Feeds

Google's proposed global privacy standard slammed

Too vague and weak: privacy expert

SANS - Survey on application security programs

The set of rules which Google proposed as the foundation for a global privacy standard are inadequate, a privacy law expert has said. The rules are not specific enough to operate as a global standard, said the expert.

Last month Google's Global Privacy Counsel Peter Fleischer endorsed the Privacy Framework (pdf) published by the Asia-Pacific Economic Community (APEC) in 2005, describing it as "the most promising foundation on which to build".`

"Surely, if privacy principles can be agreed upon within the 21 APEC member economies, a similar set of principles could be applied on a global scale," wrote Peter Fleischer in the search giant's Public Policy Blog.

But privacy expert Dr Chris Pounder of Pinsent Masons, the law firm behind OUT-LAW.COM, has analysed the APEC rules and found that they are not only significantly more lax than those in operation in Europe, they are so broadly defined that they cannot operate as a standard at all.

"The framework's principles were drafted in order to get agreements between diplomats – and diplomatic agreements tend to fudge important issues," wrote Dr Pounder in his analysis. "The result is that the principles are ambiguous as to their effect and are capable of a vast number of interpretations and implementations."

That ambiguity means that even on its own terms, as a proposed basis for harmonising the privacy laws of a large number of countries, the guidelines fail because they allow too much room for countries to differ, said Pounder.

There are also specific problems with the rules, according to Pounder. "There is a requirement to establish an enforcement mechanism, but this can be very low key," he wrote. He also notes that there is no requirement to establish a Privacy Commissioner to oversee compliance.

European privacy laws say a person must be told that their data is being collected at the point of that collection. The APEC rules are more lax, though, and even allow for notice to be given after data has been collected.

"The procedures that deliver a data subject with a notice could become separate from procedures that collect personal data from a data subject," argued Pounder.

While stricter data protection regimes ban the use of collected data for purposes other than those for which it was gathered, the APEC rules allow data to be shared for "compatible or related purposes", which Pounder said gave collectors of data more room to share data.

High performance access to file storage

More from The Register

next story
Android engineer: We DIDN'T copy Apple OR follow Samsung's orders
Veep testifies for Samsung during Apple patent trial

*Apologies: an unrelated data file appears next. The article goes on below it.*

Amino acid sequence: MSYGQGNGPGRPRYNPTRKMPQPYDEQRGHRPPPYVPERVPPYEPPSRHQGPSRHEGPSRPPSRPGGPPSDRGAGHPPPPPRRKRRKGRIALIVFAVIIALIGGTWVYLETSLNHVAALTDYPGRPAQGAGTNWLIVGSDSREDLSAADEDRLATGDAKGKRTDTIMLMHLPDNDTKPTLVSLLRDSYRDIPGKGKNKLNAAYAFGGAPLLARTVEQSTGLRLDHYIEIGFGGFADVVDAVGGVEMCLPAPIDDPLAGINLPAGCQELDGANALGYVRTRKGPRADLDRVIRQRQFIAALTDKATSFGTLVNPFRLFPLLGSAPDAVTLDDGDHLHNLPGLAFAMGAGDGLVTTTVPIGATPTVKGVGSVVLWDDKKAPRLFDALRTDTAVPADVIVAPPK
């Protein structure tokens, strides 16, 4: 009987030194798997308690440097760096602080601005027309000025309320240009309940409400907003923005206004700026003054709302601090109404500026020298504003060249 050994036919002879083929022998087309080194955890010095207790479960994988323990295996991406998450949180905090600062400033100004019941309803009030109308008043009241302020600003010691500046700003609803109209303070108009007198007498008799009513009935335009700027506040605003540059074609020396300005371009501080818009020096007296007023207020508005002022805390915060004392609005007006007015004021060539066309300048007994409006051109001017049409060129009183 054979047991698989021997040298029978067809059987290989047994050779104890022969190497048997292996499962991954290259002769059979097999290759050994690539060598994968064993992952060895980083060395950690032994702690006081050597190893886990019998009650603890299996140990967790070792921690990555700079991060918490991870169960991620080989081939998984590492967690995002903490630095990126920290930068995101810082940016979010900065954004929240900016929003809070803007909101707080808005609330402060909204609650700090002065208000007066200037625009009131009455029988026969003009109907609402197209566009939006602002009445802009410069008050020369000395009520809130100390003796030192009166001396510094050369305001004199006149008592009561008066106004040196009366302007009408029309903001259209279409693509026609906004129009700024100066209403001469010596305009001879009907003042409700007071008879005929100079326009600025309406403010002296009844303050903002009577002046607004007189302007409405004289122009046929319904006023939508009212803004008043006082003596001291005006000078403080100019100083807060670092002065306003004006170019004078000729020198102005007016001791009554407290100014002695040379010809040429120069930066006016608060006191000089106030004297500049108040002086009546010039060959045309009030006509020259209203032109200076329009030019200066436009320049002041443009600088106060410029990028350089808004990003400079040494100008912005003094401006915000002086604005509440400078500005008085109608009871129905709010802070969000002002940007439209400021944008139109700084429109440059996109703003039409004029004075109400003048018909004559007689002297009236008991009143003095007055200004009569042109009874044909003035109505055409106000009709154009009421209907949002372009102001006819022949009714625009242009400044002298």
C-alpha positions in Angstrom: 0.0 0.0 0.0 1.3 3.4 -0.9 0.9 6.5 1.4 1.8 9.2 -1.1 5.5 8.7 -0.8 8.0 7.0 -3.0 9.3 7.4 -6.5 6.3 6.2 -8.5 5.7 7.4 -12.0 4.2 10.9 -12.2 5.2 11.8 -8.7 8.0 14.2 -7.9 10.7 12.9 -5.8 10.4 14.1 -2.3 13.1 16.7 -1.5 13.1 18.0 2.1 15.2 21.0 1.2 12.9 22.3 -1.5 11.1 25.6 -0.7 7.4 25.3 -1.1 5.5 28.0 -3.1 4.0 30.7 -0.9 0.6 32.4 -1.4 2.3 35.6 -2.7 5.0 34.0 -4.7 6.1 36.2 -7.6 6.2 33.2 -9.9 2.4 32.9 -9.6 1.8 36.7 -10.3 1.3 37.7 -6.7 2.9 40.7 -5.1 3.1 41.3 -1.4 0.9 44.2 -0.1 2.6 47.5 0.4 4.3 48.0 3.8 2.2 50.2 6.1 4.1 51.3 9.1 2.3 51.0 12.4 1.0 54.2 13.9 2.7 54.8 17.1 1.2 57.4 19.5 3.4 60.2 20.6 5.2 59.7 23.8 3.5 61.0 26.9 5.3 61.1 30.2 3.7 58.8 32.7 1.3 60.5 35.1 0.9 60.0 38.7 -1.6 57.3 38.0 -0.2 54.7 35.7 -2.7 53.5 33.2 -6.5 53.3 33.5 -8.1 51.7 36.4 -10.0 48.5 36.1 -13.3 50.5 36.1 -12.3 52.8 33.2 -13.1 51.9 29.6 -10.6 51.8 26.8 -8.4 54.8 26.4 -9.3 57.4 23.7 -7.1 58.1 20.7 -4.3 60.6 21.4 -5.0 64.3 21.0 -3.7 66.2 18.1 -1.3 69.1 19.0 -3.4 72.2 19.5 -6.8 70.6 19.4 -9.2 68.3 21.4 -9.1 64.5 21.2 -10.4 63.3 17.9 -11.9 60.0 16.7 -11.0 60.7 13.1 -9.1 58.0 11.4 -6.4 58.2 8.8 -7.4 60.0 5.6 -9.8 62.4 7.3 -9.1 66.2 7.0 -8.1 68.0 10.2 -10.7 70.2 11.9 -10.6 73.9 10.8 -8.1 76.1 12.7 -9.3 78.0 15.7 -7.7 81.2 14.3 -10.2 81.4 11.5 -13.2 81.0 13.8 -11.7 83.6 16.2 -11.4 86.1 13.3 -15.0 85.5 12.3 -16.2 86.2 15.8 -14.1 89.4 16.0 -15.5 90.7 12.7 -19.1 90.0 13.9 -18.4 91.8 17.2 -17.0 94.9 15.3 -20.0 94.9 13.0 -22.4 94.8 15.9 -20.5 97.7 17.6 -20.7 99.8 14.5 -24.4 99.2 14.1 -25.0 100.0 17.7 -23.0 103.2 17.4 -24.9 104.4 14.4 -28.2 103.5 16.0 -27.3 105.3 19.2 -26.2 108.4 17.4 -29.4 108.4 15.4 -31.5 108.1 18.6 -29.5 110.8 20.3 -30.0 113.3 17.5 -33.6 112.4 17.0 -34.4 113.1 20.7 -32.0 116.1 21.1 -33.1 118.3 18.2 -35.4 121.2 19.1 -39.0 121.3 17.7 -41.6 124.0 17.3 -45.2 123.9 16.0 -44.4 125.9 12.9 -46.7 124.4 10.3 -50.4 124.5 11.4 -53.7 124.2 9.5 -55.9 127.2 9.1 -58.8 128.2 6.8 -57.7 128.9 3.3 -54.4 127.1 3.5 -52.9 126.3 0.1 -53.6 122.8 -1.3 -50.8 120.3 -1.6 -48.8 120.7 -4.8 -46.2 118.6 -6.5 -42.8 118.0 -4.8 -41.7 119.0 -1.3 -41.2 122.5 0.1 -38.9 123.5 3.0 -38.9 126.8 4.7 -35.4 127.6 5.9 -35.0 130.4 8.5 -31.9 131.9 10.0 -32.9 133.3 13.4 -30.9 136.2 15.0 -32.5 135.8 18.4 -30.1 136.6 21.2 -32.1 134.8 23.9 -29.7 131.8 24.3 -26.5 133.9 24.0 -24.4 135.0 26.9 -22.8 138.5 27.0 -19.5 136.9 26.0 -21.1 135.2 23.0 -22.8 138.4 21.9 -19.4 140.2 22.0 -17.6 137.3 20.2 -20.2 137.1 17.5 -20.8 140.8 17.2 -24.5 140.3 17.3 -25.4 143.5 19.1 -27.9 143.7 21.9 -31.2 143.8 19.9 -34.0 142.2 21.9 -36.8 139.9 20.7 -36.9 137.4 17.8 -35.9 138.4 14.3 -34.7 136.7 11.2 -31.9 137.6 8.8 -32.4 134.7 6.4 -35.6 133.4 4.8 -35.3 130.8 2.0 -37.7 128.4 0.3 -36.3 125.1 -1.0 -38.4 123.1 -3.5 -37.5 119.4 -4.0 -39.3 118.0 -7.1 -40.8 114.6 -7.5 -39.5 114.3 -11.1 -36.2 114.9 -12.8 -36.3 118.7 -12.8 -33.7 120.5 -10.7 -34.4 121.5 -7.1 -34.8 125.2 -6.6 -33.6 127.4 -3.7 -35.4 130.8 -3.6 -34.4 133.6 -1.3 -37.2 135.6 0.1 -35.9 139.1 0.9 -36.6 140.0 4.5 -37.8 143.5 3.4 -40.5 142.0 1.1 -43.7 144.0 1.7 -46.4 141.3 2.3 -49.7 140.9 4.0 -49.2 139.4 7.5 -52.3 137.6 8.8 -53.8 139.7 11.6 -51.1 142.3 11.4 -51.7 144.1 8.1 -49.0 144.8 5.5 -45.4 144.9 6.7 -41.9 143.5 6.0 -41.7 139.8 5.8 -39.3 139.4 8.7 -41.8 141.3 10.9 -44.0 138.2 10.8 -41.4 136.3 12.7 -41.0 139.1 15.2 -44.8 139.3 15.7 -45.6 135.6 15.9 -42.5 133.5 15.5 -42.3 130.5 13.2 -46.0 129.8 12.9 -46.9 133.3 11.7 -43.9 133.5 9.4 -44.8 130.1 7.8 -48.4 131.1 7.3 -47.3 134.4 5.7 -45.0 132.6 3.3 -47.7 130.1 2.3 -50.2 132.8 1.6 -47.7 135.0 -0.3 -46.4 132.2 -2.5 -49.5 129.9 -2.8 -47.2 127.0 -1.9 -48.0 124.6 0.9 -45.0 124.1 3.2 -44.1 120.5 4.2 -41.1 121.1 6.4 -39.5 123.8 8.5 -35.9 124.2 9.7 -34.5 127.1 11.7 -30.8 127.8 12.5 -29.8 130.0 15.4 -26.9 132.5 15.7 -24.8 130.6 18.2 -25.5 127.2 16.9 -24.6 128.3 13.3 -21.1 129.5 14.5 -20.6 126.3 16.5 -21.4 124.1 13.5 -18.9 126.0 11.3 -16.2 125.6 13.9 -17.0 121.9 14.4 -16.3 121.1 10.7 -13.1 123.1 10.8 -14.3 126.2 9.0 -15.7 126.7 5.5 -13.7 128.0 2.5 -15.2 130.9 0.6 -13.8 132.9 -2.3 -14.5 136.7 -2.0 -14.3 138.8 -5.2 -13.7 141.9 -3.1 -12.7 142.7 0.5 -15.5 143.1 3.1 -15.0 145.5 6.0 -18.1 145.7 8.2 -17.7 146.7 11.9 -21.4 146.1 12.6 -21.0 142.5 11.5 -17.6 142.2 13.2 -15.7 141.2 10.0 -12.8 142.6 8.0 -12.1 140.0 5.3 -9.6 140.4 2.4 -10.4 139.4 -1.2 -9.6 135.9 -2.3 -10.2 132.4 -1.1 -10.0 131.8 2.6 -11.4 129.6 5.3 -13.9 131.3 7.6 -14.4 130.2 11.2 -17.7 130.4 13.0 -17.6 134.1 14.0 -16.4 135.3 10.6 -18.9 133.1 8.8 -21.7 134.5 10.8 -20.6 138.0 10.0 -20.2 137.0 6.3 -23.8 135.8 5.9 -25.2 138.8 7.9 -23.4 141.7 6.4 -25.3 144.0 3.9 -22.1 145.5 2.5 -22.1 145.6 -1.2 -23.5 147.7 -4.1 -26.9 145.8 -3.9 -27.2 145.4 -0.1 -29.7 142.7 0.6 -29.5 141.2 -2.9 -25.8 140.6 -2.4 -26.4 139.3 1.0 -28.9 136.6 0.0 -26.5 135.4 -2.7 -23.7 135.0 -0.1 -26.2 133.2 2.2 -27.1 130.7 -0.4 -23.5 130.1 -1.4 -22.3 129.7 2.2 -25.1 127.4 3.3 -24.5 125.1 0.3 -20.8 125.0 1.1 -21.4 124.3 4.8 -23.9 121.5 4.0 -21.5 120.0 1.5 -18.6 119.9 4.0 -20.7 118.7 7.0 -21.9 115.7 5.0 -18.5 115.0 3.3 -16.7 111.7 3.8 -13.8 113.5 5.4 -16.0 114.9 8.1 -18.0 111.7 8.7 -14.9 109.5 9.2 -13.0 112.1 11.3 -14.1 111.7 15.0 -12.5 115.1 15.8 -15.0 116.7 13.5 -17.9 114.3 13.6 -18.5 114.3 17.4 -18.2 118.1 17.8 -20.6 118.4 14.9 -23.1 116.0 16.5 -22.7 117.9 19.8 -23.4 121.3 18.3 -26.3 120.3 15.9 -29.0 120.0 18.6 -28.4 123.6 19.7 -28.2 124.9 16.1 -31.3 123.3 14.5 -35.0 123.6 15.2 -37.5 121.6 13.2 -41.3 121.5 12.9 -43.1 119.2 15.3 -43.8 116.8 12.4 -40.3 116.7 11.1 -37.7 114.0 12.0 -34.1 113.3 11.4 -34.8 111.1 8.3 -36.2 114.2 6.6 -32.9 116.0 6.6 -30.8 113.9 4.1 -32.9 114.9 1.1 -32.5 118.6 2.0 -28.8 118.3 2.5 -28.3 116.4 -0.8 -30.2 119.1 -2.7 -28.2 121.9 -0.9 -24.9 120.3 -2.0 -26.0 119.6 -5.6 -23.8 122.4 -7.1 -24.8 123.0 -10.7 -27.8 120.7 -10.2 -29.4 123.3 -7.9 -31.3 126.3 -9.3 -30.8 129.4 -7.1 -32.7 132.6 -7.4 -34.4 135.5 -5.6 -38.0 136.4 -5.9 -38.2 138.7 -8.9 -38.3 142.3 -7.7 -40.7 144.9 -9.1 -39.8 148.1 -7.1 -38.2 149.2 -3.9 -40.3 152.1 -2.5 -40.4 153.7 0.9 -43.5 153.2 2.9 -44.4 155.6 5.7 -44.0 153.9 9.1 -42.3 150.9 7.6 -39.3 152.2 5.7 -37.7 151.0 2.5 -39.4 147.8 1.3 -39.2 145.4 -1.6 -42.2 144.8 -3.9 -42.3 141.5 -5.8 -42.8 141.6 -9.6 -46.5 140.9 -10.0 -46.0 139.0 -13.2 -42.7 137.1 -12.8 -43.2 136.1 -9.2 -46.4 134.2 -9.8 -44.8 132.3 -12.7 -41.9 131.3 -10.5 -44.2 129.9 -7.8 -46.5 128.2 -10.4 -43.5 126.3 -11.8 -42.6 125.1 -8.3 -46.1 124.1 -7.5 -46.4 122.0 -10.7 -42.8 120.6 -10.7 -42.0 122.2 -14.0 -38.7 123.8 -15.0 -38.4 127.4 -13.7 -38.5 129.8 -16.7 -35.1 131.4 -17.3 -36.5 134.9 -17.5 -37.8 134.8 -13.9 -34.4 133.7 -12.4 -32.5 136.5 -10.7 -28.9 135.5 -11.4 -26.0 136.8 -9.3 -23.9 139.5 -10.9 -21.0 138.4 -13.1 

MtGox chief Karpelès refuses to come to US for g-men's grilling
Bitcoin baron says he needs another lawyer for FinCEN chat
Did a date calculation bug just cost hard-up Co-op Bank £110m?
And just when Brit banking org needs £400m to stay afloat
One year on: diplomatic fail as Chinese APT gangs get back to work
Mandiant says past 12 months shows Beijing won't call off its hackers
Don't let no-hire pact suit witnesses call Steve Jobs a bullyboy, plead Apple and Google
'Irrelevant' character evidence should be excluded – lawyers
EFF: Feds plan to put 52 MILLION FACES into recognition database
System would identify faces as part of biometrics collection
Ex-Tony Blair adviser is new top boss at UK spy-hive GCHQ
Robert Hannigan to replace Sir Iain Lobban in the autumn
Alphadex fires back at British Gas with overcharging allegation
Brit colo outfit says it paid for 347KVA, has been charged for 1940KVA
Jack the RIPA: Blighty cops ignore law, retain innocents' comms data
Prime minister: Nothing to see here, go about your business
Banks slap Olympus with £160 MEEELLION lawsuit
Scandal hit camera maker just can't shake off its past
prev story

Whitepapers

Designing a defence for mobile apps
In this whitepaper learn the various considerations for defending mobile applications; from the mobile application architecture itself to the myriad testing technologies needed to properly assess mobile applications risk.
3 Big data security analytics techniques
Applying these Big Data security analytics techniques can help you make your business safer by detecting attacks early, before significant damage is done.
Five 3D headsets to be won!
We were so impressed by the Durovis Dive headset we’ve asked the company to give some away to Reg readers.
The benefits of software based PBX
Why you should break free from your proprietary PBX and how to leverage your existing server hardware.
Securing web applications made simple and scalable
In this whitepaper learn how automated security testing can provide a simple and scalable way to protect your web applications.